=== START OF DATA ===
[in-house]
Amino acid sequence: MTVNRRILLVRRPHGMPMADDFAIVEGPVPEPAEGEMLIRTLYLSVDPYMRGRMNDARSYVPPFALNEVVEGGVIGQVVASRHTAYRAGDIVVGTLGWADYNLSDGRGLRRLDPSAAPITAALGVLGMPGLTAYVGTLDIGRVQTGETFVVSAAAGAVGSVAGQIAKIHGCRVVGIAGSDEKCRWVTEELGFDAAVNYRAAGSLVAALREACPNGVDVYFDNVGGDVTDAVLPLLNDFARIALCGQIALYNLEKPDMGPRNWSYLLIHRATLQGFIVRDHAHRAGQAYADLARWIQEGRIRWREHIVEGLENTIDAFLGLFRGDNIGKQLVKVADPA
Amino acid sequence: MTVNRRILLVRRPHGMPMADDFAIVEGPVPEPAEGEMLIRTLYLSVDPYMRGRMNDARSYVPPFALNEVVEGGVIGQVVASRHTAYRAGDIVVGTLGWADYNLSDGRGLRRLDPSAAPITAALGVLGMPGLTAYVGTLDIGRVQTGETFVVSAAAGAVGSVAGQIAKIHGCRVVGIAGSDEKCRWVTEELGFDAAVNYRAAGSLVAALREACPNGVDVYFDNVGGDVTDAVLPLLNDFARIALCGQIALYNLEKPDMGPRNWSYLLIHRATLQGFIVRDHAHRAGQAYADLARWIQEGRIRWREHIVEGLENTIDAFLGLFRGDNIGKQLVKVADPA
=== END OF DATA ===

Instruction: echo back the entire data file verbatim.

[in-house]
Amino acid sequence: MTVNRRILLVRRPHGMPMADDFAIVEGPVPEPAEGEMLIRTLYLSVDPYMRGRMNDARSYVPPFALNEVVEGGVIGQVVASRHTAYRAGDIVVGTLGWADYNLSDGRGLRRLDPSAAPITAALGVLGMPGLTAYVGTLDIGRVQTGETFVVSAAAGAVGSVAGQIAKIHGCRVVGIAGSDEKCRWVTEELGFDAAVNYRAAGSLVAALREACPNGVDVYFDNVGGDVTDAVLPLLNDFARIALCGQIALYNLEKPDMGPRNWSYLLIHRATLQGFIVRDHAHRAGQAYADLARWIQEGRIRWREHIVEGLENTIDAFLGLFRGDNIGKQLVKVADPA
Amino acid sequence: MTVNRRILLVRRPHGMPMADDFAIVEGPVPEPAEGEMLIRTLYLSVDPYMRGRMNDARSYVPPFALNEVVEGGVIGQVVASRHTAYRAGDIVVGTLGWADYNLSDGRGLRRLDPSAAPITAALGVLGMPGLTAYVGTLDIGRVQTGETFVVSAAAGAVGSVAGQIAKIHGCRVVGIAGSDEKCRWVTEELGFDAAVNYRAAGSLVAALREACPNGVDVYFDNVGGDVTDAVLPLLNDFARIALCGQIALYNLEKPDMGPRNWSYLLIHRATLQGFIVRDHAHRAGQAYADLARWIQEGRIRWREHIVEGLENTIDAFLGLFRGDNIGKQLVKVADPA